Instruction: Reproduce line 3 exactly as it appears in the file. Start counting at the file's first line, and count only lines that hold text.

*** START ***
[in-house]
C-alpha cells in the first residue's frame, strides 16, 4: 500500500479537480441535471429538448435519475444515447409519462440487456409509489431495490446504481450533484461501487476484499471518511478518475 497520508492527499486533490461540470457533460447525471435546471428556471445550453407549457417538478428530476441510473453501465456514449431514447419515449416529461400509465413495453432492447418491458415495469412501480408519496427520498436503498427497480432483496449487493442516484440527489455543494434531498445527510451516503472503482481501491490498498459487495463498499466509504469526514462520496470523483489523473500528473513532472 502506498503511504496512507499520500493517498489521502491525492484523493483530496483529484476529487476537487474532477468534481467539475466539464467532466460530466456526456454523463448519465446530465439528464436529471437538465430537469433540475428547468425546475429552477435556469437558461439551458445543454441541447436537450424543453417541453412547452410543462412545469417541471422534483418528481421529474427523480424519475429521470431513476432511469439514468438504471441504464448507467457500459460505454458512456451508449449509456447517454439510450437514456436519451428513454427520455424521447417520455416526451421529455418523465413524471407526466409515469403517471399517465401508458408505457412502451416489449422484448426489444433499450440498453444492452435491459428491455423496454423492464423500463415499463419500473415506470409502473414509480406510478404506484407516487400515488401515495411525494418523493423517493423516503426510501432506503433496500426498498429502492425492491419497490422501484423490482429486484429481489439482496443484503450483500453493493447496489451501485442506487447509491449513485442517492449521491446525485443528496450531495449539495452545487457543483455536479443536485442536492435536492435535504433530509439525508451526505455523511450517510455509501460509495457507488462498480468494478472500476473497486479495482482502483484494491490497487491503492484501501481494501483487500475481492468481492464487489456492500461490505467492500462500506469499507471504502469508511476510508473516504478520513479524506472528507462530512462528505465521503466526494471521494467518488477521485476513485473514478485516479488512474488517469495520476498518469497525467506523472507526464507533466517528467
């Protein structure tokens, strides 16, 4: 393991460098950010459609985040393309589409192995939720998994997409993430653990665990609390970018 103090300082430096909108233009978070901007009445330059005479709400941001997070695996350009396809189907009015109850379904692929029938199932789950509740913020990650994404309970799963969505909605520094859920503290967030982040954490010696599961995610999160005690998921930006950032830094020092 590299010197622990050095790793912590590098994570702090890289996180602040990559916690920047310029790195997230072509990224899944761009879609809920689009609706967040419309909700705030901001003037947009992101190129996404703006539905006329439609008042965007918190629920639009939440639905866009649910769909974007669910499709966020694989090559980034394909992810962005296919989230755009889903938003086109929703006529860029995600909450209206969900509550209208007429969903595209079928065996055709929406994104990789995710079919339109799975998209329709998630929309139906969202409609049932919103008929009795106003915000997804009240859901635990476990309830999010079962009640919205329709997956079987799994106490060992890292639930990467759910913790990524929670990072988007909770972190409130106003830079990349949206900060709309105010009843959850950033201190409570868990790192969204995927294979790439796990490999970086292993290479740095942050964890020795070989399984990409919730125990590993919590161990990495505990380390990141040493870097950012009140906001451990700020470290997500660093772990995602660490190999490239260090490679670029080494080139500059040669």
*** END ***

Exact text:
């Protein structure tokens, strides 16, 4: 393991460098950010459609985040393309589409192995939720998994997409993430653990665990609390970018 103090300082430096909108233009978070901007009445330059005479709400941001997070695996350009396809189907009015109850379904692929029938199932789950509740913020990650994404309970799963969505909605520094859920503290967030982040954490010696599961995610999160005690998921930006950032830094020092 590299010197622990050095790793912590590098994570702090890289996180602040990559916690920047310029790195997230072509990224899944761009879609809920689009609706967040419309909700705030901001003037947009992101190129996404703006539905006329439609008042965007918190629920639009939440639905866009649910769909974007669910499709966020694989090559980034394909992810962005296919989230755009889903938003086109929703006529860029995600909450209206969900509550209208007429969903595209079928065996055709929406994104990789995710079919339109799975998209329709998630929309139906969202409609049932919103008929009795106003915000997804009240859901635990476990309830999010079962009640919205329709997956079987799994106490060992890292639930990467759910913790990524929670990072988007909770972190409130106003830079990349949206900060709309105010009843959850950033201190409570868990790192969204995927294979790439796990490999970086292993290479740095942050964890020795070989399984990409919730125990590993919590161990990495505990380390990141040493870097950012009140906001451990700020470290997500660093772990995602660490190999490239260090490679670029080494080139500059040669």